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Lynn D. “Buck” Compton, the World War II veteran who was portrayed by actor Neal McDonough in the HBO mini-series Band of Brothers, passed away on Feb. 25 at the age of 90.
Compton became famous in his eighties because of Band of Brothers, the 2001 mini-series based on the 1992 book by historian Stephen Ambrose that chronicled the journey of Easy Company from the 506th Parachute Infantry Regiment of the 101st Airborne Division. Both the book and mini-series followed the soldiers from training at Fort Toccoa in Georgia through D-Day and the Battle of Bulge to their capture of Hitler’s retreat Berchtesgaden at the end of the war.
Compton was winningly portrayed by Neal McDonough (Boomtown, Justified) as a good soldier and inspiring leader. The actor said he spoke with Compton for hours on end during filming to get the details right and he was so impressed by the man that he nicknamed his son Morgan “Buck.” McDonough and three other stars of the show attended Compton’s 90th birthday party in January.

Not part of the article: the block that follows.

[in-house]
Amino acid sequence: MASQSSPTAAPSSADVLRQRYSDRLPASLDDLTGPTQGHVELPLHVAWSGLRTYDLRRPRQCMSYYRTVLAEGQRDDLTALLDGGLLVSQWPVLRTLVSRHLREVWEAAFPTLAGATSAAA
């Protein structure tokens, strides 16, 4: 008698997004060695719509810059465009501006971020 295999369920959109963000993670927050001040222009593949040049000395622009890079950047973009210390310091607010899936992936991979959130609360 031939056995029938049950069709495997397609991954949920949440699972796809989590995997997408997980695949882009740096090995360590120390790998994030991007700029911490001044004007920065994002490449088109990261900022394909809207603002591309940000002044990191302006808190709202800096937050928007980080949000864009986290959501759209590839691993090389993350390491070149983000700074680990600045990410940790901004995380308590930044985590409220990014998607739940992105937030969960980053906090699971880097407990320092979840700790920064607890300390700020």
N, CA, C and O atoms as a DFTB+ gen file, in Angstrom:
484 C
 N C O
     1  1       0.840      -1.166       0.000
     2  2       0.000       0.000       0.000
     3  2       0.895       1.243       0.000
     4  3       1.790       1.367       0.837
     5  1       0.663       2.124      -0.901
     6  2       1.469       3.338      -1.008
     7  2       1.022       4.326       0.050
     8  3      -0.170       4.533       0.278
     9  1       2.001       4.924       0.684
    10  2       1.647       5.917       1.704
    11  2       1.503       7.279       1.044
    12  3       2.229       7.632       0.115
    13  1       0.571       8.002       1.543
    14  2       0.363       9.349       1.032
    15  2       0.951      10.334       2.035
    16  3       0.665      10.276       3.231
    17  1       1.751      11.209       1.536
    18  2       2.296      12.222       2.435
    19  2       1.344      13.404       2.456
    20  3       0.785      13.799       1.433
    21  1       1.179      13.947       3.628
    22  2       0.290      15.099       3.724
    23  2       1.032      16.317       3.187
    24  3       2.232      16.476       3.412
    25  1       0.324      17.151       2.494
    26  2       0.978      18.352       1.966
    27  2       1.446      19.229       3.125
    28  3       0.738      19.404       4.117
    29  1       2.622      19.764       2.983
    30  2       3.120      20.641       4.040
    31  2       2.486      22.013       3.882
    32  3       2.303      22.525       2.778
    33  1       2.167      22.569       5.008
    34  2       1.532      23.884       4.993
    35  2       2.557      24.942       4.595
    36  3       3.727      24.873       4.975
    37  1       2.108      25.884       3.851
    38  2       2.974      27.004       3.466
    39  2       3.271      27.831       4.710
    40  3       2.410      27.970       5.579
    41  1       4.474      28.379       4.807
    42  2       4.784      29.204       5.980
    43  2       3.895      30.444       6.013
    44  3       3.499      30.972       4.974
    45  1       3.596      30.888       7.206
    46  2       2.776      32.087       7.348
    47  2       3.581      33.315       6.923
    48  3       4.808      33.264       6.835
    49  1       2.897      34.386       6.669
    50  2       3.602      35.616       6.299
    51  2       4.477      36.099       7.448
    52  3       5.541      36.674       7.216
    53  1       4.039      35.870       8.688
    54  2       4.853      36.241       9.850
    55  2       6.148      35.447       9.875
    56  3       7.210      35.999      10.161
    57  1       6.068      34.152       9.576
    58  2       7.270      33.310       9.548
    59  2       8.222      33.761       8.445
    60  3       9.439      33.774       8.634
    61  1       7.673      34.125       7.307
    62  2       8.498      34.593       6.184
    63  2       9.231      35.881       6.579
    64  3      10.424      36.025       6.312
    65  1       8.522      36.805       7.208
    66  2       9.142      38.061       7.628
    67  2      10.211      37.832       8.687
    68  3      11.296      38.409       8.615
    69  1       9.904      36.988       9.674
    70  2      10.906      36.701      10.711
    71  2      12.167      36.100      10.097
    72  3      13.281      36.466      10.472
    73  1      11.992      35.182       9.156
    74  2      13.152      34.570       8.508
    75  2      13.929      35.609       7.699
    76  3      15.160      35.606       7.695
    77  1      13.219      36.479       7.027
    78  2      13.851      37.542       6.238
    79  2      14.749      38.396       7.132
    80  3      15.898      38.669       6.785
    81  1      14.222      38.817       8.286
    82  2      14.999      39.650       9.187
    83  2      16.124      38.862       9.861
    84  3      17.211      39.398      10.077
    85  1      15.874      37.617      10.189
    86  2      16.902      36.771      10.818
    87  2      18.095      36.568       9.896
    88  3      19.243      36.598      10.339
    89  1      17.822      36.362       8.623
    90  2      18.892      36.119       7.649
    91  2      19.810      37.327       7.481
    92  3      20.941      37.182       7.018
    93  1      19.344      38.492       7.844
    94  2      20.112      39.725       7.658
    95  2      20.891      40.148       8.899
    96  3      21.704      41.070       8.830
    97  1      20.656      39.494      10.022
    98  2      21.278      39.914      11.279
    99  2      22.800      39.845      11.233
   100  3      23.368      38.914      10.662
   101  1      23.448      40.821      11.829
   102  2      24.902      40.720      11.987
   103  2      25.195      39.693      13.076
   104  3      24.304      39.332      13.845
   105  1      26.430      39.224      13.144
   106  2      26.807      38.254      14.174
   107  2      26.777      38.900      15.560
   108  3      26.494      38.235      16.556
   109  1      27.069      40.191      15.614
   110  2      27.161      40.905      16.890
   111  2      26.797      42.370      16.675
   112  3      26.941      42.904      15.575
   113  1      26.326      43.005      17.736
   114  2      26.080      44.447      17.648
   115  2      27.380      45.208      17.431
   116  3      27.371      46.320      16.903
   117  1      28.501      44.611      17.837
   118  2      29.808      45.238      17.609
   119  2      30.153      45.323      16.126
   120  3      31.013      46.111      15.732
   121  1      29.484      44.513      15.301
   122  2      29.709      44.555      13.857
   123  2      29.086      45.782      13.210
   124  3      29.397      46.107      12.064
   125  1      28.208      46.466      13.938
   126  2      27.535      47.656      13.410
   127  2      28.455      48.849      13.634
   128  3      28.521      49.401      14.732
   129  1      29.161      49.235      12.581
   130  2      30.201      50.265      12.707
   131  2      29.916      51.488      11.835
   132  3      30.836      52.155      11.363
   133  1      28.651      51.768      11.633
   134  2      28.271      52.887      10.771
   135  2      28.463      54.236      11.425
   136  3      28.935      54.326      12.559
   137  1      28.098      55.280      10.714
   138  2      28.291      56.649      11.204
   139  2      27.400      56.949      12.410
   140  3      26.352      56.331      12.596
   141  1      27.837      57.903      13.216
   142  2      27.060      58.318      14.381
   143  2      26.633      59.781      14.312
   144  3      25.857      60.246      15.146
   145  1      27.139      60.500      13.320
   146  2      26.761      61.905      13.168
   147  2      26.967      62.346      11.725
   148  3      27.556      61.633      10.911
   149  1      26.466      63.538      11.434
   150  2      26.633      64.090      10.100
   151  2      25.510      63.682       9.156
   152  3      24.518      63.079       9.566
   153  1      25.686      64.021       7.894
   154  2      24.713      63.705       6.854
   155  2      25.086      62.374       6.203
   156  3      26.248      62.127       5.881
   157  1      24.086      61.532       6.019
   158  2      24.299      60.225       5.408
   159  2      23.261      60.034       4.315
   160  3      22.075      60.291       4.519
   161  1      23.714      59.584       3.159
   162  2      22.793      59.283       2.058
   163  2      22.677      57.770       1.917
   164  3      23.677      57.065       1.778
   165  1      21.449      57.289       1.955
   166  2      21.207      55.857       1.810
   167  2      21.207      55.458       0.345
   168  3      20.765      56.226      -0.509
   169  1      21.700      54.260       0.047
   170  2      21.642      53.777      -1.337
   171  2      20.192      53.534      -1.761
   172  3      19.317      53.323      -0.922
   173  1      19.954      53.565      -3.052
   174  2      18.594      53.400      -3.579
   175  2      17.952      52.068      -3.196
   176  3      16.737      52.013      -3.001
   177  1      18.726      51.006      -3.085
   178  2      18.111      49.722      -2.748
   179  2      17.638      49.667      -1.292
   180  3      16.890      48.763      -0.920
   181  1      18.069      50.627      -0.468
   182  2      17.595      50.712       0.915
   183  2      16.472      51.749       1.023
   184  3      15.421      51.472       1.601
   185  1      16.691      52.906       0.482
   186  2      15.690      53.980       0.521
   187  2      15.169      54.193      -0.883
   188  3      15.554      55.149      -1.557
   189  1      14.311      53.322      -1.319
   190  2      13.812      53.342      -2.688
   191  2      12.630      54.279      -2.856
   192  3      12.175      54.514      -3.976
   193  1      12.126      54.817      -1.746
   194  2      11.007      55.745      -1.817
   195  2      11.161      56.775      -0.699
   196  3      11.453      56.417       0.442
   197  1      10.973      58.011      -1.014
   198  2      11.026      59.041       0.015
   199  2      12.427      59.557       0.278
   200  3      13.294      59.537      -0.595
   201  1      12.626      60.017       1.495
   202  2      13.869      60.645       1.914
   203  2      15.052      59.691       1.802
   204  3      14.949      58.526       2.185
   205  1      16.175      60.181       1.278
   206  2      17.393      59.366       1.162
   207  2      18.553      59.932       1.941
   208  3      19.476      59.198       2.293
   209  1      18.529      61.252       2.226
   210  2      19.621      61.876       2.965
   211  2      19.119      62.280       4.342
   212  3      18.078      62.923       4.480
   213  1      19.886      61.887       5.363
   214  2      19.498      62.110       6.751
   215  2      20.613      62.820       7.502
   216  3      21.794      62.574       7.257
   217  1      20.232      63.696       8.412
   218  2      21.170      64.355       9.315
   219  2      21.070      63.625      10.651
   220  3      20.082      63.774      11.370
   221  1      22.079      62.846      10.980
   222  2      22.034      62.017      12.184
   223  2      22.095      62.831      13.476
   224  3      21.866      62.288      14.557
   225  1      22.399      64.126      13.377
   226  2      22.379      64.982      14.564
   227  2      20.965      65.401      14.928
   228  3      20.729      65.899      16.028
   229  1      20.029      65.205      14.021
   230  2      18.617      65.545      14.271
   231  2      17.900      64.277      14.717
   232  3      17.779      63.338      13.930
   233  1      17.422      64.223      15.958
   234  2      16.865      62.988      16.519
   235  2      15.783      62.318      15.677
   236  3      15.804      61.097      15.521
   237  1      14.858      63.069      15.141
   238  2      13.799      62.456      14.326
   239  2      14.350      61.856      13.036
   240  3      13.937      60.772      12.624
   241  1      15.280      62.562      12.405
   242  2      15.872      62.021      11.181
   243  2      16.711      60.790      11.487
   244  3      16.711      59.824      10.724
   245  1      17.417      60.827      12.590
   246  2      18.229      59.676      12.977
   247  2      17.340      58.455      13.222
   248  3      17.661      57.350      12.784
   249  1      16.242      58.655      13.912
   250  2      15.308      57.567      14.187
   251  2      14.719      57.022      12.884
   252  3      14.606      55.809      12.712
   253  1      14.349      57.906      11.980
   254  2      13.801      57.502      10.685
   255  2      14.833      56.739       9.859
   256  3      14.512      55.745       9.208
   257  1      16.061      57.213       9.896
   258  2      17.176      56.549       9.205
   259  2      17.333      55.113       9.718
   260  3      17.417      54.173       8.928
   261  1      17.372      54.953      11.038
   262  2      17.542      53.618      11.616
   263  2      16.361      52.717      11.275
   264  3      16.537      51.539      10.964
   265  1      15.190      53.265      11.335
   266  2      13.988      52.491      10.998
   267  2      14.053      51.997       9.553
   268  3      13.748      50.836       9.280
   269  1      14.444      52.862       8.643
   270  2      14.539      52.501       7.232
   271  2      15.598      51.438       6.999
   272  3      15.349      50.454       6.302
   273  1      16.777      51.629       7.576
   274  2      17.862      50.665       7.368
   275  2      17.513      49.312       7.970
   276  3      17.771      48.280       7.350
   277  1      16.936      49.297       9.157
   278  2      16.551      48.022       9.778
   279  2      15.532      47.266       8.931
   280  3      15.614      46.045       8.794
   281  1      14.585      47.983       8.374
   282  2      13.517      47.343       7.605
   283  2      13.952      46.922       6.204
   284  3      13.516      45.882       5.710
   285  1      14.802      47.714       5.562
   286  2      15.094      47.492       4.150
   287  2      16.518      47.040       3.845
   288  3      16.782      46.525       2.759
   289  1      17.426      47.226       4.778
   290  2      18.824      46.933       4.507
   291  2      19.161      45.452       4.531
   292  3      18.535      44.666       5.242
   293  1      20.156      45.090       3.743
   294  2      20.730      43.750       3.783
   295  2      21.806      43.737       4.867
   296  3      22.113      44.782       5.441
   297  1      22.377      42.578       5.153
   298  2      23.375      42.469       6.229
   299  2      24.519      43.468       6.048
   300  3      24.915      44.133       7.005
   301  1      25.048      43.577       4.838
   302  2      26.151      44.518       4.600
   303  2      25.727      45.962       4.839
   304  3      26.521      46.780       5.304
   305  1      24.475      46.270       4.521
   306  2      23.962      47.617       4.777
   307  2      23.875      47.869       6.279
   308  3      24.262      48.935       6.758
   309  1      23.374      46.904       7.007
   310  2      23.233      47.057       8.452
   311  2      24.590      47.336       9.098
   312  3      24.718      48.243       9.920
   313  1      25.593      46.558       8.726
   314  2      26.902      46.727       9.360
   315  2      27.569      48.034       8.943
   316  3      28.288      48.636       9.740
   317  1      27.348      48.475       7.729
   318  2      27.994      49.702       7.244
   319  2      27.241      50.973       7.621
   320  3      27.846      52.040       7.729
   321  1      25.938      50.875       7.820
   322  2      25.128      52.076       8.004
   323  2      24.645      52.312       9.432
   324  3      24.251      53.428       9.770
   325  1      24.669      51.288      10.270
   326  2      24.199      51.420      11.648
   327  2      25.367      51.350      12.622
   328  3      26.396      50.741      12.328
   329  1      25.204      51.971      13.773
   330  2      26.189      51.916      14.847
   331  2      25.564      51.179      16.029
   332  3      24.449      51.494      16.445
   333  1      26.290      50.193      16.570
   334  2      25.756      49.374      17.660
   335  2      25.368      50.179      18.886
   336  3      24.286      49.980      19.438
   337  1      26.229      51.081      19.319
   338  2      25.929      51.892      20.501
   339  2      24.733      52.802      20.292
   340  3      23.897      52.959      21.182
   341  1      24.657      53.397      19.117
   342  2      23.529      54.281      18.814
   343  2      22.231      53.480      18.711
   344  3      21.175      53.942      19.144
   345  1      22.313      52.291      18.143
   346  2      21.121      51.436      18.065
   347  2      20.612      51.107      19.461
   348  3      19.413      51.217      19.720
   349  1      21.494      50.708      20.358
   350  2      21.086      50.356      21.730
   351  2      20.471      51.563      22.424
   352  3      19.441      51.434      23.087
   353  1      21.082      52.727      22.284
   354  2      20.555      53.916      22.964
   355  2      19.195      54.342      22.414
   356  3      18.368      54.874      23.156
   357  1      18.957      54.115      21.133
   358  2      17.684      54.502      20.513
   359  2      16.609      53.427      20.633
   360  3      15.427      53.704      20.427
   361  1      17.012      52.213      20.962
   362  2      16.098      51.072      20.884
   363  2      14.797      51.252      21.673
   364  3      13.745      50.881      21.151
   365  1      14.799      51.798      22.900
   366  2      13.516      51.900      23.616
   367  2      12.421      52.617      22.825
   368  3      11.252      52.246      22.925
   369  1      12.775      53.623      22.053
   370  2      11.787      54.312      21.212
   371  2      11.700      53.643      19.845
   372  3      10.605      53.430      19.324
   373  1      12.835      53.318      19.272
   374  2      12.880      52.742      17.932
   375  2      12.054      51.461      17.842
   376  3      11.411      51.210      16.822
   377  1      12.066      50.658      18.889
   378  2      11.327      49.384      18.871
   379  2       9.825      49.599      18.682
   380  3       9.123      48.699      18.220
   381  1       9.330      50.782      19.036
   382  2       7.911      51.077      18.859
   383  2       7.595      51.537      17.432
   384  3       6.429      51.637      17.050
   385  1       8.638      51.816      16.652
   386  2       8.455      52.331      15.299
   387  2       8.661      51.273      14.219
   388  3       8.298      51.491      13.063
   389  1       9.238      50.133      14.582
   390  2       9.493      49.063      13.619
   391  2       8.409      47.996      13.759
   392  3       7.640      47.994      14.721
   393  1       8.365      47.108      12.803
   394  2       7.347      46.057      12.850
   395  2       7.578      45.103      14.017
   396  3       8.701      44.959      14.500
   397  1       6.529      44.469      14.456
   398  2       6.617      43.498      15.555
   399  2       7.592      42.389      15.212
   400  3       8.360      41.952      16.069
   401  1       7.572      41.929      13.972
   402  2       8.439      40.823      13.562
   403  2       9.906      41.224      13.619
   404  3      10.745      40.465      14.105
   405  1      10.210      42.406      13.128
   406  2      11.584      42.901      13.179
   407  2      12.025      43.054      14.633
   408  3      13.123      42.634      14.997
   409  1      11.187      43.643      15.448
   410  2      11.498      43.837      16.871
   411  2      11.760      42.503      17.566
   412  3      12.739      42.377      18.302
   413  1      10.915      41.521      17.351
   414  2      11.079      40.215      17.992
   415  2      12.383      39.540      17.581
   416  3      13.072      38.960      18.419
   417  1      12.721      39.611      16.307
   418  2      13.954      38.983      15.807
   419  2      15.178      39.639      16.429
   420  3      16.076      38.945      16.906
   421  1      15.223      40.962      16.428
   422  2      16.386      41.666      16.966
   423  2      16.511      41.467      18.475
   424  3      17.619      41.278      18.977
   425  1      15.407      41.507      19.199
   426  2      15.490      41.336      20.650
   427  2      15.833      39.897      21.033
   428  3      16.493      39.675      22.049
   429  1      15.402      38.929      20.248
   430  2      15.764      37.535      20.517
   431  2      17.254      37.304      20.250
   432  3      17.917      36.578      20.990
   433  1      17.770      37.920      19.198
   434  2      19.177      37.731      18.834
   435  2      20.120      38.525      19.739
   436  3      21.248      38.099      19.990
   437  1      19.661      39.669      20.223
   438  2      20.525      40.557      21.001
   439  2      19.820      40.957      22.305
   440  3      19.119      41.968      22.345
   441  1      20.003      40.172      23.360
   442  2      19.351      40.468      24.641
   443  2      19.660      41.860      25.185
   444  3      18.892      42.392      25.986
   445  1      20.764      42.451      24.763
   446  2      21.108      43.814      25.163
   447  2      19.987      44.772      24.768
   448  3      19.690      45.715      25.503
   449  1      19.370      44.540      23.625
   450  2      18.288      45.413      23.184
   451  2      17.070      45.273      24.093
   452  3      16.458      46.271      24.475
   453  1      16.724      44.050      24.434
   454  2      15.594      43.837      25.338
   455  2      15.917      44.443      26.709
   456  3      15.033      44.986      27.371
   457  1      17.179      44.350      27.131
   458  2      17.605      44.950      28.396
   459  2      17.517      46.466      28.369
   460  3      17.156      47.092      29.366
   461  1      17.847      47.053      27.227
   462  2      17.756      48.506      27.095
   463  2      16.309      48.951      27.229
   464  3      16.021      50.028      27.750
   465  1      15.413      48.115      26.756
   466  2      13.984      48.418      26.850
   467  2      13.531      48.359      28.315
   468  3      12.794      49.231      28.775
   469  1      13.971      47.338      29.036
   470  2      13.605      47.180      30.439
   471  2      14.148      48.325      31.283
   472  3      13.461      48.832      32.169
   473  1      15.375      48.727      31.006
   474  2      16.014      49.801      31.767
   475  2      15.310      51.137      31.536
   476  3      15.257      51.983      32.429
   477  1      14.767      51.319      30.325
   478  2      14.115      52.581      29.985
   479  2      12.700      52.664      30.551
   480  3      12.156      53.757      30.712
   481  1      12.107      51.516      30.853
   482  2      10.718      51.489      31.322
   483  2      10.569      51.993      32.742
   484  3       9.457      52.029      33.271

After the mini-series the still-living veterans of Easy Company became mini-celebrities in their own right. Compton said he was flattered and embarrassed by the attention. “We didn’t expect anything more than those other guys. We’re celebrating longevity more than anything.”
Compton won a Purple Heart and a Silver Star for his service.
After World War II, Compton joined the Los Angeles Police Department and attended Loyola Law School at night. He joined the L.A. district attorney’s office in 1951.
His most famous case was the successful prosecution of Sirhan Sirhan for the assassination of Robert F. Kennedy at the Ambassador Hotel on June 5, 1968, just as the senator learned he had won the California Democratic presidential primary.
Governor Ronald Reagan appointed Compton to California’s 2nd District Court of Appeals in 1970 , where he was known for his conservative views. He retired in 1990.
Lynn Compton was born in Los Angeles on Dec. 31. 1921. He was a basketball and football star at UCLA, playing in the 1943 Rose Bowl. He was in ROTC at UCLA and became an active serviceman in February 1943.
Compton is survived by two daughters and four grandchildren. His wife Donna passed away in 1994.
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